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As with all professions, clubs, groups and gangs there are sets of words that only that group of people know and understand. Opera is no different and because opera is international, a lot of the language we use come from different countries. Here are some answers to often asked questions.

How do I say “Well done!” in Operaspeak?

As well as clapping, we often shout “Bravo!” (or a variation of it) at the end of a performance. It comes from the Italian. You might though say some other things – assuming you have enjoyed it

  • Bravo!
    When in doubt, it is better not to clap than to clap and get the evil stares of people around you. Also you are bound to hear cheers from the audience of “Bravo.” Bravo for the beginner can be a bit scary, as the word changes based on whom you are saying it to. Here is a quick guide to Bravo:
    • Say Bravo (Brah-voh) to a single male performer’s exceptional performance.
    • Say Brava (Brah-vah) to a single female performer’s exceptional performance.
    • Say Bravi (Brah-vee) to a group of all male performers or a mix of male and female performers’ exceptional performances.
    • Say Brave (Brah-vay) to a group of all female performers’ exceptional performances.
  • Encore!
    A French word, “encore” is what you call out at the end of a performance if you loved so much you want to hear some more. It means "again" or "some more". Though the word derives from French, French-speaking people commonly use either “une autre”, “un rappel” or the Latin “bis”.

How do I say ‘Good Luck!’ in Operaspeak?

The short answer is that you don’t! There are all sorts of things you can say but it is thought to be bad luck if you say “Good Luck!” In opera we tend to say one of four things:

  • “Toi, Toi, Toi” (all over the opera world)
    This is an idiom that is used to ward off a spell or hex, often accompanied by knocking on wood, spitting (or imitating the sound of spitting). It was said that saliva had demon-banishing powers.
  • “Break a leg!” (in England)
    This is a well-known idiom in opera which means "good luck." It is typically said to opera singers and performers before they go out onto stage to perform. It is thought that the phrase came about because when actors bow or curtsy, they place one foot behind the other and bend at the knee, "breaking" the line of the leg.
  • “Halsbruch und Beinbruch“ (in Germany)
    Literally translated this means "neck and leg fracture". A curious thing to say to someone before they go on stage but it is thought that it might be an adaptation of a Yiddish translation that got translated into German. The phrase "Hatsloche un Broche" ("success and blessing") had been translated into the German phrase "Hals- und Beinbruch", because of near similar pronunciation.

  • “In bocca al lupo“ (in Italy)
    This, literally translated, means “in the mouth of the wolf”. If someone says it to you, you should reply "crepi (il lupo)"—"may the wolf die."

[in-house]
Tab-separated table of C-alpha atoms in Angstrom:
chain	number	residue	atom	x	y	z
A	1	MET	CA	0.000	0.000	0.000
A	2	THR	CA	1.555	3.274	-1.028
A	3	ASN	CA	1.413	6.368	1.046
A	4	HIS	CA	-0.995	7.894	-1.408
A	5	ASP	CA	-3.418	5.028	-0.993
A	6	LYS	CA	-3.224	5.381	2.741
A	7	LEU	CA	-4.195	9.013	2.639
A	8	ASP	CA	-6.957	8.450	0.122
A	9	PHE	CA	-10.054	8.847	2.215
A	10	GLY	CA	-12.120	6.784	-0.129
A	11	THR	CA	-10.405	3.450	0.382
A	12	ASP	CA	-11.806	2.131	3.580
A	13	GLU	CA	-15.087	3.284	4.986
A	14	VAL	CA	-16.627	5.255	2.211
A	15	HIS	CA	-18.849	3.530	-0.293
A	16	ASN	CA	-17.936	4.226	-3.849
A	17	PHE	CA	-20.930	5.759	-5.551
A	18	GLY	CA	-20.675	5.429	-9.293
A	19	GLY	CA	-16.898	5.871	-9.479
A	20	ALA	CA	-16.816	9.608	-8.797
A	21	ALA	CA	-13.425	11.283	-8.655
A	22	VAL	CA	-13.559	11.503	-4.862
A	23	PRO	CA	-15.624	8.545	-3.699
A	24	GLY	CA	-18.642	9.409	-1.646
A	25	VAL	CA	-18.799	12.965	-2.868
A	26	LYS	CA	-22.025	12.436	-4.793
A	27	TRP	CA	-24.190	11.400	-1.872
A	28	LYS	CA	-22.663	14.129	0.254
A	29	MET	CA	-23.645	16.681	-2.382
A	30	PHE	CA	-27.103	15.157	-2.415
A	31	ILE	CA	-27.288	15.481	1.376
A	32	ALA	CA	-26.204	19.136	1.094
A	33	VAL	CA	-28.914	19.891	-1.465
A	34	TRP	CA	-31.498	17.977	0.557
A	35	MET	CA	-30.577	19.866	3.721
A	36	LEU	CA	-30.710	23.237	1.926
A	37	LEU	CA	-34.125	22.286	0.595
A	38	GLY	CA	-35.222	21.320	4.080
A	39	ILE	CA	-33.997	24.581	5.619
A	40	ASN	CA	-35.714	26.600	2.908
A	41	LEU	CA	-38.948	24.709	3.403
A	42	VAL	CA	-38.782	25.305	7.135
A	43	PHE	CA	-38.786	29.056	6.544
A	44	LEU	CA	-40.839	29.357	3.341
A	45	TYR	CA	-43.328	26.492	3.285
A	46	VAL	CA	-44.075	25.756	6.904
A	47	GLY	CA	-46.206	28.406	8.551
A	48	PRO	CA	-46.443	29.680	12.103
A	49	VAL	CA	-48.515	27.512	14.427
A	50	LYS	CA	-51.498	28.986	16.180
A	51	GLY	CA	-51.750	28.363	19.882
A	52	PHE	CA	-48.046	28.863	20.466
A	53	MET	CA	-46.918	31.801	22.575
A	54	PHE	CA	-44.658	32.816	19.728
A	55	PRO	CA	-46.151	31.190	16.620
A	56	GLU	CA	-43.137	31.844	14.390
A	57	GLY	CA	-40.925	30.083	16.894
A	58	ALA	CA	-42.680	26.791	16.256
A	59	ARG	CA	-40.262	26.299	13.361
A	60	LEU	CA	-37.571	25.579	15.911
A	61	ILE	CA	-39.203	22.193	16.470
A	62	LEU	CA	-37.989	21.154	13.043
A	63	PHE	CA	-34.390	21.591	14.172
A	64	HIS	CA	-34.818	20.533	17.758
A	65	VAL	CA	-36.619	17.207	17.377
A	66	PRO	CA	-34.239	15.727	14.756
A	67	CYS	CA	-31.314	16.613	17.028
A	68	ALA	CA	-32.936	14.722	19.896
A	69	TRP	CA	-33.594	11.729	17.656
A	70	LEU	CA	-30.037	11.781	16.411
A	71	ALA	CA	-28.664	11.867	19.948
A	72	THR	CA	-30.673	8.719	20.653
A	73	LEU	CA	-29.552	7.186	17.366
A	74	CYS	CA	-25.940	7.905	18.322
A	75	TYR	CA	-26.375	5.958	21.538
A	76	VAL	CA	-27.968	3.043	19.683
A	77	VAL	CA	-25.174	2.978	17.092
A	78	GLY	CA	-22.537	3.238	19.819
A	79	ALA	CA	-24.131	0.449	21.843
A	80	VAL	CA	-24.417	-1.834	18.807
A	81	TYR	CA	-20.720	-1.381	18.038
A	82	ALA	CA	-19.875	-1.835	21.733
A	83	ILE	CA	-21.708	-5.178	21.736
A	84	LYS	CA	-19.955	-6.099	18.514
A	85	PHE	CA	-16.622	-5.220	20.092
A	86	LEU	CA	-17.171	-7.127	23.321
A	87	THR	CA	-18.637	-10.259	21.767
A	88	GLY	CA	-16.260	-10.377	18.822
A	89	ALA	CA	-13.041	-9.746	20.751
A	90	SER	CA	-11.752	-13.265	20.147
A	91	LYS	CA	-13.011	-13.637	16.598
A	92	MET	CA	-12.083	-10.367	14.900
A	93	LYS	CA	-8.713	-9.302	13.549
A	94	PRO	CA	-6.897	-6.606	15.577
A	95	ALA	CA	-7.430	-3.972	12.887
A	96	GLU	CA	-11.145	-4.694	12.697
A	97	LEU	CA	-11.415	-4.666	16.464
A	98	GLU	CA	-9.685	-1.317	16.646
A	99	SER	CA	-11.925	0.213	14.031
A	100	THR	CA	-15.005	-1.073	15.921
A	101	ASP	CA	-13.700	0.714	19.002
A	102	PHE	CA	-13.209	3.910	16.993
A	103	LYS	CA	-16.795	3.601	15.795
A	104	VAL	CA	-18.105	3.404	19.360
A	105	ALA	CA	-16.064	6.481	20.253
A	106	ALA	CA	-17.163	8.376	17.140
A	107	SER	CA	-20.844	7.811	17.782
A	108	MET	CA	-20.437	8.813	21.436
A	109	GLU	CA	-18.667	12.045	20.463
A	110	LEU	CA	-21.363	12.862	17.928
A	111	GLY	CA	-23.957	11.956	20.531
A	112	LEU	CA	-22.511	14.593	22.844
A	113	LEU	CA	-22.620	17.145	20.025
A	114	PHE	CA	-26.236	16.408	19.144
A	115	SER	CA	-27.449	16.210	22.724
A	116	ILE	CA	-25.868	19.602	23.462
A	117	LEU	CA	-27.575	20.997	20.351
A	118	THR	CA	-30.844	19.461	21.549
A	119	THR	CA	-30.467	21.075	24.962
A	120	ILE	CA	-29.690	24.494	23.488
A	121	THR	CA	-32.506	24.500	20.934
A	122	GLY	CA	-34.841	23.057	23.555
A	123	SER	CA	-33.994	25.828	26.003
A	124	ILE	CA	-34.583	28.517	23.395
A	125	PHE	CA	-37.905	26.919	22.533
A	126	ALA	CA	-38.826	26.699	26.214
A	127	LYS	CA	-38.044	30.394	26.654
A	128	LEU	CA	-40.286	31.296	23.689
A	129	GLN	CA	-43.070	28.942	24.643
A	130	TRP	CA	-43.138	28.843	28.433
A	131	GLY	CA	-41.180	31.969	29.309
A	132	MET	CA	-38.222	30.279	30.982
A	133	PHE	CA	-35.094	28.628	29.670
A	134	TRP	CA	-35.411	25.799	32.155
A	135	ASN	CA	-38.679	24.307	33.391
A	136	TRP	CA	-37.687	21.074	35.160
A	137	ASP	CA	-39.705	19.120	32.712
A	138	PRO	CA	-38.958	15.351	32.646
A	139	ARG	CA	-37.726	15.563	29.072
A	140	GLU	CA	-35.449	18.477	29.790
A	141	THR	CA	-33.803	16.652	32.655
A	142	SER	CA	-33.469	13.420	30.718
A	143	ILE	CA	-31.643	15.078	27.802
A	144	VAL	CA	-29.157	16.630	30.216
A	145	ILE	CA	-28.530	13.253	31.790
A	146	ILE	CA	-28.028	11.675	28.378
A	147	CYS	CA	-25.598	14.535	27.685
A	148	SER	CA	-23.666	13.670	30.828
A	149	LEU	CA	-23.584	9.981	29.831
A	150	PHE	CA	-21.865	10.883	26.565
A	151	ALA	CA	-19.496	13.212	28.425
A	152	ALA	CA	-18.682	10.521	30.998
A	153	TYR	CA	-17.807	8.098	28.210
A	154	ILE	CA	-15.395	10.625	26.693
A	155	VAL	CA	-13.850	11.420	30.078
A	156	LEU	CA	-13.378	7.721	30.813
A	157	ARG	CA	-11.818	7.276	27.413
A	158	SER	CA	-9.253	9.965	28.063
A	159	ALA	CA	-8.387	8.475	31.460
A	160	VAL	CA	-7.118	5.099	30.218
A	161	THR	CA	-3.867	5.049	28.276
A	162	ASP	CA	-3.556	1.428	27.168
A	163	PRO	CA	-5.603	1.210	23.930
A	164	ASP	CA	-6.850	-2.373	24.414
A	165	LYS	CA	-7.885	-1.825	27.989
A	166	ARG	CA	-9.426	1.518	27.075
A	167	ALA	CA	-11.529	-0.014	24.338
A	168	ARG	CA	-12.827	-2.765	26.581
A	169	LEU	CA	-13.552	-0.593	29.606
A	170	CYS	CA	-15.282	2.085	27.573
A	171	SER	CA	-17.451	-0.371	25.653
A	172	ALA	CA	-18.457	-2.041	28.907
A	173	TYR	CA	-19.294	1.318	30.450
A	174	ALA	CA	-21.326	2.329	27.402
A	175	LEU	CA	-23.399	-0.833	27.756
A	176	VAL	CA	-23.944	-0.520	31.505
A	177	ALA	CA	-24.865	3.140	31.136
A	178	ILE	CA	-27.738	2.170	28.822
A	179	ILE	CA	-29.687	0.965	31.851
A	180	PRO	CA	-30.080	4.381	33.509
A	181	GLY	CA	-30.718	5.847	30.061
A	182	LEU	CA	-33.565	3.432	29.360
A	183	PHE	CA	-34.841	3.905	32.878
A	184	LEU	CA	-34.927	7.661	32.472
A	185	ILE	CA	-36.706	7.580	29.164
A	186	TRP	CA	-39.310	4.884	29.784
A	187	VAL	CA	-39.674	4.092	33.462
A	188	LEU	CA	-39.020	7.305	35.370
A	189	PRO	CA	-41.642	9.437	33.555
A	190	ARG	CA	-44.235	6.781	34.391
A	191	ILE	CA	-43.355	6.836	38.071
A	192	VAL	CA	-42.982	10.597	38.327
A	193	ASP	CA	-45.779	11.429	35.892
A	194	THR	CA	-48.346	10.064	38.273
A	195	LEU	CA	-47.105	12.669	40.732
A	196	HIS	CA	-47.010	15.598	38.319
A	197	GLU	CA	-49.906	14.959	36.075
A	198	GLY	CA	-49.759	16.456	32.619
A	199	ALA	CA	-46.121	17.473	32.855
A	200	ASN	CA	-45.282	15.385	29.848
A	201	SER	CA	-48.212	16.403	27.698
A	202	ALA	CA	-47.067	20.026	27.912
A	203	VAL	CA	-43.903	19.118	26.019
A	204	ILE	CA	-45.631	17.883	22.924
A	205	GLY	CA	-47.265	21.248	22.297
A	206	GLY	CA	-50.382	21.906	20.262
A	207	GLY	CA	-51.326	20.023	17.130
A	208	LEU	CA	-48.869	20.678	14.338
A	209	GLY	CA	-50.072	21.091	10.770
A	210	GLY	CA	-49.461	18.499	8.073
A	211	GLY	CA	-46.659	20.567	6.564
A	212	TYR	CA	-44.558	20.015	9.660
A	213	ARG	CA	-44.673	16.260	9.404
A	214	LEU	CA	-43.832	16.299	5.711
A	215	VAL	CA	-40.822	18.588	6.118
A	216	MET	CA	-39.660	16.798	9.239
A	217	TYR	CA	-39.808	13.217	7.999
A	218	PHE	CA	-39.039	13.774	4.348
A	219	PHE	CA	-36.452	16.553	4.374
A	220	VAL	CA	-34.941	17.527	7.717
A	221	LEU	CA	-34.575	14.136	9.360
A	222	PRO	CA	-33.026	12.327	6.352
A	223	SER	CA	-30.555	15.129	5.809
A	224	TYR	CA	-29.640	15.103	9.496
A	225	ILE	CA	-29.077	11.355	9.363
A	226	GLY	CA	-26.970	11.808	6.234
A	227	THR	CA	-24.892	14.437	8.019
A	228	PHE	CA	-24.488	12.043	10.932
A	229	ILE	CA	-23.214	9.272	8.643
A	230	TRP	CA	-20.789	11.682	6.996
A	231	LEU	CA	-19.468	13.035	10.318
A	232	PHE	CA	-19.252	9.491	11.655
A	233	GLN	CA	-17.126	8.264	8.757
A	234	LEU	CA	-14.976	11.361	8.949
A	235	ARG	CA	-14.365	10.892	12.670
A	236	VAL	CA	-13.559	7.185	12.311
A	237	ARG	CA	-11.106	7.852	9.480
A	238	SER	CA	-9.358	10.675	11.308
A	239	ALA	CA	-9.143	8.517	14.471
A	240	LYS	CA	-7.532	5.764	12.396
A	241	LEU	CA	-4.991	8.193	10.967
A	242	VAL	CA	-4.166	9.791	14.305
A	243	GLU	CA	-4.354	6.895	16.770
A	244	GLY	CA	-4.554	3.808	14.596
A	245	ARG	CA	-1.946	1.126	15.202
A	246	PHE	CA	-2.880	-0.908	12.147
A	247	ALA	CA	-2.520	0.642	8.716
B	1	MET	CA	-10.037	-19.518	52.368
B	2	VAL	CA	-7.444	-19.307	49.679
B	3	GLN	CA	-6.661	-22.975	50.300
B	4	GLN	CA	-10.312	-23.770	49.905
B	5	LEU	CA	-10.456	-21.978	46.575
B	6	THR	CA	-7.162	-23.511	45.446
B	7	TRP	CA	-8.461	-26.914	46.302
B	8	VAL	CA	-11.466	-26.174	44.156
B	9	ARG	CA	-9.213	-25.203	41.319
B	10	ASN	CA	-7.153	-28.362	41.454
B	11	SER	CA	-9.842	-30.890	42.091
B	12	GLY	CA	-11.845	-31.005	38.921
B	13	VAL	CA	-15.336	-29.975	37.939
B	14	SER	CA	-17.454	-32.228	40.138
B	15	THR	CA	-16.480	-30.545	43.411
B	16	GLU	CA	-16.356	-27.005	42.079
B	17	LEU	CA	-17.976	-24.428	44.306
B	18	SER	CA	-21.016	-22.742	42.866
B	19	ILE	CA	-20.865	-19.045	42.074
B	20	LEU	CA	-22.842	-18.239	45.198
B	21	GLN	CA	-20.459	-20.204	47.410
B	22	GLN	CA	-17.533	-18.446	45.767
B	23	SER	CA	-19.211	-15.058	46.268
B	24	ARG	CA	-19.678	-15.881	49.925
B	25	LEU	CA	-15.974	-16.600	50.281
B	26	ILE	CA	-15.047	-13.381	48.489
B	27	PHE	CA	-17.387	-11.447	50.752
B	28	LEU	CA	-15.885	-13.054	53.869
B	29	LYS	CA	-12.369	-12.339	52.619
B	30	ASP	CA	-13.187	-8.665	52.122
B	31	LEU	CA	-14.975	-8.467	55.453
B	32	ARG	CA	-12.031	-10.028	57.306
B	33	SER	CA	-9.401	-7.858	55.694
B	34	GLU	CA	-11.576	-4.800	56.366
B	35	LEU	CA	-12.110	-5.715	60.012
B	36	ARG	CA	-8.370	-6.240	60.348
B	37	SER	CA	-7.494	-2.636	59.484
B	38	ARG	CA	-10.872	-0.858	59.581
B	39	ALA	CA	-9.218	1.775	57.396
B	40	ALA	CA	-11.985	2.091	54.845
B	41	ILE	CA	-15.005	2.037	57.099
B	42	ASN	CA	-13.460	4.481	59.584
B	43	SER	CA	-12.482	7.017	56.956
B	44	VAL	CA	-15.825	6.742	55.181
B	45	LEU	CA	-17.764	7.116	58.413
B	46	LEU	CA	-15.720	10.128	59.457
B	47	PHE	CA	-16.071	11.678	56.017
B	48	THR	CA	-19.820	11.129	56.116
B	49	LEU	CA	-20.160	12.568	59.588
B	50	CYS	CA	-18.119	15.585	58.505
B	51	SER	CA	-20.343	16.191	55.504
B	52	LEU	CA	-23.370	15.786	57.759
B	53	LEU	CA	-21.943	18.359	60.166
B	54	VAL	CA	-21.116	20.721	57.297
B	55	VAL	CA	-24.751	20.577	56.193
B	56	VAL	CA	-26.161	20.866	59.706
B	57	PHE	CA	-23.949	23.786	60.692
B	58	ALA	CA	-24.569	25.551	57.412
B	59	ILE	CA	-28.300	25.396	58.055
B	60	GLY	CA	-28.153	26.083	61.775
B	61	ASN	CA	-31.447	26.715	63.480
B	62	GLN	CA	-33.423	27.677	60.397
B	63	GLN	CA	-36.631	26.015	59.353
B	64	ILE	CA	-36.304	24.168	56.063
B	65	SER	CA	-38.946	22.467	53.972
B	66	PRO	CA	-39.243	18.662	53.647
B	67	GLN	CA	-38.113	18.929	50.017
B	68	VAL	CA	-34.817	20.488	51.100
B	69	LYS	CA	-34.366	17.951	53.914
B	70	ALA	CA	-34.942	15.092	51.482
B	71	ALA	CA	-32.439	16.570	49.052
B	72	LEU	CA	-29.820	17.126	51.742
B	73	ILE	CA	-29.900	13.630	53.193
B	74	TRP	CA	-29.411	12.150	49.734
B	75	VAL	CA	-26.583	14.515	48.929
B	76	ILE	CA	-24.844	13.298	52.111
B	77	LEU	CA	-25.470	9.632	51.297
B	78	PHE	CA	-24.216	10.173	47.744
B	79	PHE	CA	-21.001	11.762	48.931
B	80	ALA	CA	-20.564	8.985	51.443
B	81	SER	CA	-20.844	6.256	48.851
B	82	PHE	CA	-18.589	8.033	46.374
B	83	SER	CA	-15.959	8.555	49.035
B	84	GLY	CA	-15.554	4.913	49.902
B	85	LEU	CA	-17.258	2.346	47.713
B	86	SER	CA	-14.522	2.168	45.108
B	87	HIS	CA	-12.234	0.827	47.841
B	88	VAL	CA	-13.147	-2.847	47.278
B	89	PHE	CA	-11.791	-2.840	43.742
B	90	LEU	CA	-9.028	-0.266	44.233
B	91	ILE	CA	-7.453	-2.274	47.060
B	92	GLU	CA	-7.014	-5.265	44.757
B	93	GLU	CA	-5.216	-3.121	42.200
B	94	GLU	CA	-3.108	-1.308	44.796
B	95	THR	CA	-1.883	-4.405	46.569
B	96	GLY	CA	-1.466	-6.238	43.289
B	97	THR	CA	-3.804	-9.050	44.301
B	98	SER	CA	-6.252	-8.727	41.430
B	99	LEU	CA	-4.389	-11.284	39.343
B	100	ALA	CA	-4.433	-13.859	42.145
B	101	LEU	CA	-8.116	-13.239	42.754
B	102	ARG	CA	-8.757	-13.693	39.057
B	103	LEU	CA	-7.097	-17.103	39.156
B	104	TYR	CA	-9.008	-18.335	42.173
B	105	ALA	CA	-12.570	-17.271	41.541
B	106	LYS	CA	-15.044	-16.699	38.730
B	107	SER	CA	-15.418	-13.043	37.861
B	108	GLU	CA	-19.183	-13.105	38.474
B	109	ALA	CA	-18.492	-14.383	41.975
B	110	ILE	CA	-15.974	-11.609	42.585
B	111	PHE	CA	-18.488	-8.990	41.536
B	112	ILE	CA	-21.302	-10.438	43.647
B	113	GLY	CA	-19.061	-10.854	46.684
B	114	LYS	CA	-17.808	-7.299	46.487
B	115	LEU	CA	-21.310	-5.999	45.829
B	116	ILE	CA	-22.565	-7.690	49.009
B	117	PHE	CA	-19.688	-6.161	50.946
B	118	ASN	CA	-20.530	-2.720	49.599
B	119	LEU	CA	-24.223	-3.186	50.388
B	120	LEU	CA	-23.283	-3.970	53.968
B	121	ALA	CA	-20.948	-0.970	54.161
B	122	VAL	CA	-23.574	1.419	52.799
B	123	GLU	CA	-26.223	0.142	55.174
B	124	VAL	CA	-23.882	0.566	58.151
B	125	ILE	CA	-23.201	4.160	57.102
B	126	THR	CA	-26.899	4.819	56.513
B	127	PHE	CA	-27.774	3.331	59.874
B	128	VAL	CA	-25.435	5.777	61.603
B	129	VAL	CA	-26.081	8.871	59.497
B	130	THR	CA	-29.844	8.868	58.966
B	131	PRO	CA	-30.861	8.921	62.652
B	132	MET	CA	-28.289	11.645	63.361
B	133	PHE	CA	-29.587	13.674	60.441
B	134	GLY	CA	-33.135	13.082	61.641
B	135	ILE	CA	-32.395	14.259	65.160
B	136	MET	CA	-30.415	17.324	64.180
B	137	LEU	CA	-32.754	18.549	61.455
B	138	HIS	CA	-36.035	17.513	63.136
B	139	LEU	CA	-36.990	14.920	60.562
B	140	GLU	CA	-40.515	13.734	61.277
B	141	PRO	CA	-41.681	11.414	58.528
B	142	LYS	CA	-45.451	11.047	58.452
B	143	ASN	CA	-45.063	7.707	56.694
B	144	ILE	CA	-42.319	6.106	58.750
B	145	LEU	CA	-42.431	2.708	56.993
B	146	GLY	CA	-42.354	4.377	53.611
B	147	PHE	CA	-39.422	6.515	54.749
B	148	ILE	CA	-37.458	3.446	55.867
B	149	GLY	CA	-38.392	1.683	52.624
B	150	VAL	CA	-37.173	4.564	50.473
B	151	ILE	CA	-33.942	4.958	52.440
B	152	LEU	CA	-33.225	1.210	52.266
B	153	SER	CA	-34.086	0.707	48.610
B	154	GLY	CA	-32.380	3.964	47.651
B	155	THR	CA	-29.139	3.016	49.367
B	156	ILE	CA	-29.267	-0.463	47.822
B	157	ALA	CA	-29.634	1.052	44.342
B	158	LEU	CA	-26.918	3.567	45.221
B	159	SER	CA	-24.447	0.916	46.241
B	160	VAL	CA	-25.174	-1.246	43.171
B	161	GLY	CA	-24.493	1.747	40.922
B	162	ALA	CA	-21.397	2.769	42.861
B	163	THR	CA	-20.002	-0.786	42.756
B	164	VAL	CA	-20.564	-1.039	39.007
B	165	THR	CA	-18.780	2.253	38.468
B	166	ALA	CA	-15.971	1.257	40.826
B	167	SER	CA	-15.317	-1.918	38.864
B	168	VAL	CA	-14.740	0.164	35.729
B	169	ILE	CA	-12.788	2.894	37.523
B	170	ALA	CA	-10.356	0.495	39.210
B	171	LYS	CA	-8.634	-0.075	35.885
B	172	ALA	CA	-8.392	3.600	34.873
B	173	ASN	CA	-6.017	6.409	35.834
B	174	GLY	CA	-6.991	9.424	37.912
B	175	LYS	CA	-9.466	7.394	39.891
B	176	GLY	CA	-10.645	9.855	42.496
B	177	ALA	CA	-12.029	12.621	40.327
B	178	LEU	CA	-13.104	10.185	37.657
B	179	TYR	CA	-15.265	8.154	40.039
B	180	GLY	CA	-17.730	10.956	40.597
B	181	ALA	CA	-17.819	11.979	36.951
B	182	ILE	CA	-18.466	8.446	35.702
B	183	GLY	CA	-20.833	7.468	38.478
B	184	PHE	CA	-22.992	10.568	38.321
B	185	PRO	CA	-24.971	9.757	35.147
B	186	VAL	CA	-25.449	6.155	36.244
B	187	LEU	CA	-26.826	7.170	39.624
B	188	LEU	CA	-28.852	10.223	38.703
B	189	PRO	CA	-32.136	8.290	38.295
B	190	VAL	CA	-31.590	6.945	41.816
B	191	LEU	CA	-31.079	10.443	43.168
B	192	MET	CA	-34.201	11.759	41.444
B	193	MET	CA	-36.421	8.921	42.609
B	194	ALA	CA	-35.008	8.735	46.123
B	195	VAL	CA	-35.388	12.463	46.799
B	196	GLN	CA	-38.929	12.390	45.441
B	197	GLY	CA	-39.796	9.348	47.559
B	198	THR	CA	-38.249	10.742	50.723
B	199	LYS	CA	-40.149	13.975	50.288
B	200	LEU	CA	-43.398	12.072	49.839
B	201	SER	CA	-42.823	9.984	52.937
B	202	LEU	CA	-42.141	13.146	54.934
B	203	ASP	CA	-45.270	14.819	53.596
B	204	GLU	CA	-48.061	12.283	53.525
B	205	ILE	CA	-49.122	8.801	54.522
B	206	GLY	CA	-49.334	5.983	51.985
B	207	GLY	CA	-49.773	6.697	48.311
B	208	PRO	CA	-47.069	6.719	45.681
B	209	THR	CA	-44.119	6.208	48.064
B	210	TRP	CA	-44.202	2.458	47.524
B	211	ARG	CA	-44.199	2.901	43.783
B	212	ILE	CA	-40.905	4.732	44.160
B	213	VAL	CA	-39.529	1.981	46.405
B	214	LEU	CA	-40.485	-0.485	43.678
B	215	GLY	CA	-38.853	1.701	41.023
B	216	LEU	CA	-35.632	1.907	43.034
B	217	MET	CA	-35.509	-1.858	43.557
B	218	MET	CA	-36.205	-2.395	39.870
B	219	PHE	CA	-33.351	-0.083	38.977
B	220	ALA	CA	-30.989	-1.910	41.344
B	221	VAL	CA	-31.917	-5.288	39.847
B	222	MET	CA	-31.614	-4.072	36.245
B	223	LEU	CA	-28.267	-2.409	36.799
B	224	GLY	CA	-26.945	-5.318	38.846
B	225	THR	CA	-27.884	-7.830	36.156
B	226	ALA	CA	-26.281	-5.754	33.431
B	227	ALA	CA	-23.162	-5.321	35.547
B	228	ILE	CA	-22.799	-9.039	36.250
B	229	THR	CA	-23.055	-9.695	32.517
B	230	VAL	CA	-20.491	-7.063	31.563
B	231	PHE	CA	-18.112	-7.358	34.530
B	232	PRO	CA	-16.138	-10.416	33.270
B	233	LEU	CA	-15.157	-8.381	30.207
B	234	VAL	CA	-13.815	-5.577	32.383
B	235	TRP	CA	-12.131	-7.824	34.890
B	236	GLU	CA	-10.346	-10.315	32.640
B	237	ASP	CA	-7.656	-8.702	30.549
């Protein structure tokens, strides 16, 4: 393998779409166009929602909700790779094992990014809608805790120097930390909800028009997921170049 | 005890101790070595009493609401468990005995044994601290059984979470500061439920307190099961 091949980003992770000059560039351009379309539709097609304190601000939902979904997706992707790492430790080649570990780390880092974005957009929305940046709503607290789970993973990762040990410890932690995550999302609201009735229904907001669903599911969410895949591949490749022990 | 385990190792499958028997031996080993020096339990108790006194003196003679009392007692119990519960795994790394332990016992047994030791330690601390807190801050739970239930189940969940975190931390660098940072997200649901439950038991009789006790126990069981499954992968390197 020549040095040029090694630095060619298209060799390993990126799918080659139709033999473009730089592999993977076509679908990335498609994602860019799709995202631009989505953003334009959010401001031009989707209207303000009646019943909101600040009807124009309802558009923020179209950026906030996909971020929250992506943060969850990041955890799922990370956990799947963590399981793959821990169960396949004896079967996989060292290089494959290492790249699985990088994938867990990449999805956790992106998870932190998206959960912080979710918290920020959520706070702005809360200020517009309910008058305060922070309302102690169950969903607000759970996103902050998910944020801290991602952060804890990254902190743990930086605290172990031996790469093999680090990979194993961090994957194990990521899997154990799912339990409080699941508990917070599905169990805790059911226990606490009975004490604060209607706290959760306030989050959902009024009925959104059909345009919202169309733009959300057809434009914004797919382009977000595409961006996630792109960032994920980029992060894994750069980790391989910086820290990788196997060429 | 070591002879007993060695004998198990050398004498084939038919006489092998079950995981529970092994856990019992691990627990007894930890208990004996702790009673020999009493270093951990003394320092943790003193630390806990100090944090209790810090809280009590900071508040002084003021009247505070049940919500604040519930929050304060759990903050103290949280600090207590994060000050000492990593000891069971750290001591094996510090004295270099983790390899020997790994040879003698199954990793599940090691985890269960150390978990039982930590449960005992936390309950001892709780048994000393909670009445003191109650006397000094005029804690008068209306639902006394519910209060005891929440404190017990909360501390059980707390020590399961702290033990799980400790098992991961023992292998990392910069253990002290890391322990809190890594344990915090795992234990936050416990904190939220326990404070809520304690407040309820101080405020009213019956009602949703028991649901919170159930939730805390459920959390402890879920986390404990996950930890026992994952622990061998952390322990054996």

In Portugal, France and Spanish-speaking countries, people say something a bit rude - "Loads of Poo!” In the olden days the audience would arrive at the theatre by carriage. Lots of people meant lots of carriages and lots of horses, leaving "loads of poo". Instead of saying "break a leg", those who want to wish good luck to the performers wish "loads of poo" to them. It’s a funny old world!

Are there other things I can’t say or do in the theatre?

Afraid so – theatre and opera is full of odd superstitions.

Like what?

  • Macbeth.
    Shakespeare's play Macbeth is said to be cursed, so actors avoid saying its name (the "The Scottish Play" is used instead). For more guidance on this particular superstition watch the Simpsons episode "MacBeth/Salem Witches" and see what happens to Sir Ian McKellan when he says the word.
  • Whistle
    You can’t whistle in the theatre because of theatre’s association with sailing ships! Because in times gone by stage crews were hired from ships in port (theatrical rigging has its origins in sailing rigging), sailors, and by extension theatrical riggers, used coded whistles to communicate scene changes. Performers who whistled in the theatre could confuse them into changing the set or scenery when it wasn’t meant to be changed. Nowadays, of course, the stage crew uses an intercom or cue light system but it is still considered bad luck for a performer to whistle on or off stage.
  • Fire!
    As singers and performers we never shout ‘Fire!’ in the theatre – even if we discover a real one. Why? - because it might panic the audience and cause a stampede. Each theatre has special code words for performers to use if they discover a fire. The most popular one is “Mr Sands is in the house”.

What happens if I do say any of these words?

Another theatre superstition says that you must leave the theatre building, spin around three times, spit, curse, and then knock to be allowed back in.